Blevins began the year in the Florida State League (High-A) with Daytona Beach, where he posted an 0.38 ERA in with a 32:5 K:BB ratio in 23.2 innings. He was promoted to Double-A by the Cubs, where his success continued. In 29.1 innings, he posted a 1.53 ERA and he struck out 37 and walked only eight. He was traded to Oakland in July, and the A's sent him to Double-A Midland. He spent most of the final six weeks of the season with the Rockhounds, where he posted a 3.32 ERA and 29 strike outs in 21.1 innings. The A's promoted Blevins to Triple-A for the final week of the season, and he threw 2.2 scoreless innings for the River Cats in the regular season. In total, Blevins had a 1.63 ERA and a 102:18 K:BB ratio in 77.1 innings in 2007.

Blevins shined in the post-season for Sacramento. He didn't allow a run in 11 post-season innings for the River Cats, striking out 20 of the 33 batters he faced. Blevins was promoted to the big leagues for the final three weeks of the season. He had a scoreless outing in his first appearance, but he allowed four earned runs in his final 1.1 innings of the major league season to leave him with a 9.64 ERA in 4.2 major league innings.

Blevins stands at 6'6'' and he gets a lot of downward action on his low-90s fastball, a plus fastball for a lefty. He also has a good curveball and a change-up that he can throw to keep right-handers off of his fastball. Blevins had exceptional command in the minor leagues in 2007. He was a little erratic with his command in the major leagues, but that can probably be chalked up to nerves. Blevins retired some tough major league hitters during his stint, so he has the stuff to be effective at that level.

"Everybody really likes him. I think they are going to work on his breaking ball a little bit, but it looks like he is going to be a good pitcher for us," Keith Lieppman, Oakland A's Director of Player Development, told OaklandClubhouse.com in early October.

Blevins will be at major league camp this spring and he will likely be competing with lefties Dan Meyer and Dallas Braden for the second lefty relief spot in the A's bullpen.

11. Vince Mazzaro, SP:
Mazzaro has plus stuff, but he needs to be more consistent.
Mazzaro has been better known as one part of a trio of high school pitchers that the A's selected in the high rounds in 2005. Unlike his "trio" partners Jared Lansford and Craig Italiano, Mazzaro has been blessed with excellent health since he joined the A's organization. He threw 119.1 innings for Low-A Kane County in 2006 as a 19-year-old and then threw 153.2 innings as a 20-year-old for High-A Stockton in 2007.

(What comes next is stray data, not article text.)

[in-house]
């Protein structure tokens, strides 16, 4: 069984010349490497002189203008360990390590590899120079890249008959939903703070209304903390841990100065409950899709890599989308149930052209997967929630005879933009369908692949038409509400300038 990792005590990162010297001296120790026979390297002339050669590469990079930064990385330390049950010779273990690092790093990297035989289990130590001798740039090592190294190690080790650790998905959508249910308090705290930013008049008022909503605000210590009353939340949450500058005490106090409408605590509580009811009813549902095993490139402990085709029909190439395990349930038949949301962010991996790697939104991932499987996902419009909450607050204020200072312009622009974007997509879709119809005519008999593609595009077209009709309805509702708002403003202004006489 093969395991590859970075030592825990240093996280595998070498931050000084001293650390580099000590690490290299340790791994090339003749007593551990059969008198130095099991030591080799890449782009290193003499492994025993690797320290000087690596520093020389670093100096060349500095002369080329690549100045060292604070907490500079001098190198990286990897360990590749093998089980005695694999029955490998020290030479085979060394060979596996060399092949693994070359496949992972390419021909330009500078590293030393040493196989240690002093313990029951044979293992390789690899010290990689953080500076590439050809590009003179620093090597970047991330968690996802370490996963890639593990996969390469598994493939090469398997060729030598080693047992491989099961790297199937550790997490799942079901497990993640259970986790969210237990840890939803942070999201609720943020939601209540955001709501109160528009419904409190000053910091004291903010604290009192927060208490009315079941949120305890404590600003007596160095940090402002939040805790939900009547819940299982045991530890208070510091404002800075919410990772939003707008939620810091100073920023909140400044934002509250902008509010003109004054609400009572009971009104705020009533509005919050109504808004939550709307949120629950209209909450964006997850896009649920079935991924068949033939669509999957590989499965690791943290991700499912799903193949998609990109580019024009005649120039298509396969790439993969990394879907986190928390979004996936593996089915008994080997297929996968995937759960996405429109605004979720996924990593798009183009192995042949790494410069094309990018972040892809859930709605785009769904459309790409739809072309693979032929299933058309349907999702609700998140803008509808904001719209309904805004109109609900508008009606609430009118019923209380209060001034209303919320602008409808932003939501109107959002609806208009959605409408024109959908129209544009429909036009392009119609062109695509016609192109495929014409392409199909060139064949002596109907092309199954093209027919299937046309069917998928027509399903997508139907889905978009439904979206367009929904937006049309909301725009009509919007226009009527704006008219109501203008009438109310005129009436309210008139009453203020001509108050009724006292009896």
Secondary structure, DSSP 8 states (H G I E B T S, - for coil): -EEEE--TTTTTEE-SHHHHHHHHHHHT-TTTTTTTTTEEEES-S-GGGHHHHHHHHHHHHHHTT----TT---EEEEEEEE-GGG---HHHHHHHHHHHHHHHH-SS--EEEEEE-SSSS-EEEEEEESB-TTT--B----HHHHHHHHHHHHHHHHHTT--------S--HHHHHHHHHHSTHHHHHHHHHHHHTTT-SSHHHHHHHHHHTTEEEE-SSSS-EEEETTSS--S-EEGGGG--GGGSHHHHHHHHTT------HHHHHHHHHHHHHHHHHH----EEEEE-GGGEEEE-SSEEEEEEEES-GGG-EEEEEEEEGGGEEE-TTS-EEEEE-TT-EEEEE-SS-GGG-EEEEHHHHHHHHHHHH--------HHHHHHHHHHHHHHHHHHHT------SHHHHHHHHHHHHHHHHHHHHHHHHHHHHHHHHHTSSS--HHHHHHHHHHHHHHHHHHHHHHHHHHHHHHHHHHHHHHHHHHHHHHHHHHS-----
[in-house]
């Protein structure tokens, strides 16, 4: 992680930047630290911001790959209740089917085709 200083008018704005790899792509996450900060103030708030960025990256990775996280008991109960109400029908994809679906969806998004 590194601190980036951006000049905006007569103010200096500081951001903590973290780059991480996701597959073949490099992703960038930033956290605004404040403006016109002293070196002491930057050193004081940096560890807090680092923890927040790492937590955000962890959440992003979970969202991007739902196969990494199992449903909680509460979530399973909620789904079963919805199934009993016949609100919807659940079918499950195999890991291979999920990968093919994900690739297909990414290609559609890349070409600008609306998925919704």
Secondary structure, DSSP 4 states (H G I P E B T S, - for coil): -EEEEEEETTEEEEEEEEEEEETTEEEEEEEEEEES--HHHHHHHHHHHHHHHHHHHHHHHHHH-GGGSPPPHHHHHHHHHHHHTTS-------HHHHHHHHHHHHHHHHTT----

Mazzaro has taken his lumps since turning pro, posting ERAs above 5.00 in each of his first two seasons. However, it seems like it is only a matter of time before he puts it all together. Mazzaro was very up-and-down for Stockton in 2007. At times, he appeared unhittable. In other games, he struggled with his command and was hit hard. Case-in-point, in his final five starts Mazzaro allowed six runs, two runs, one run, six runs and one run, respectively. Every time he seemed to be in a groove, he'd hit a speed bump. Mazzaro finished the season with a 5.33 ERA and 115 strike outs against 71 walks.

Mazzaro has an above-average fastball that he throws in the low-90s with heavy sink. He also has a hard breaking ball and an inconsistent change-up. Like many young pitchers, Mazzaro has a tendency to get flustered when things don't go well, leading to some big innings.

"Vinny has great movement on his fastball. My issue with him is that he needs to throw more quality strikes with that fastball. He has a ton of swing-and-miss in his games, but his fastball percentages needed to come up, just the strikes. He needs to use that change-up a little bit more and perhaps use some subtraction off of that fastball. That will get his pitch count down a little bit because he has a lot of swing-and-miss in his game already," Ron Romanick, Oakland A's Minor League Pitching Coordinator, told OaklandClubhouse.com in October.

Mazzaro will be 21 throughout the 2008 season, so he has plenty of time to work on refining his game. The A's may not have room for Mazzaro at Double-A to start the season, but he should have a chance to move up during the season if he is pitching well.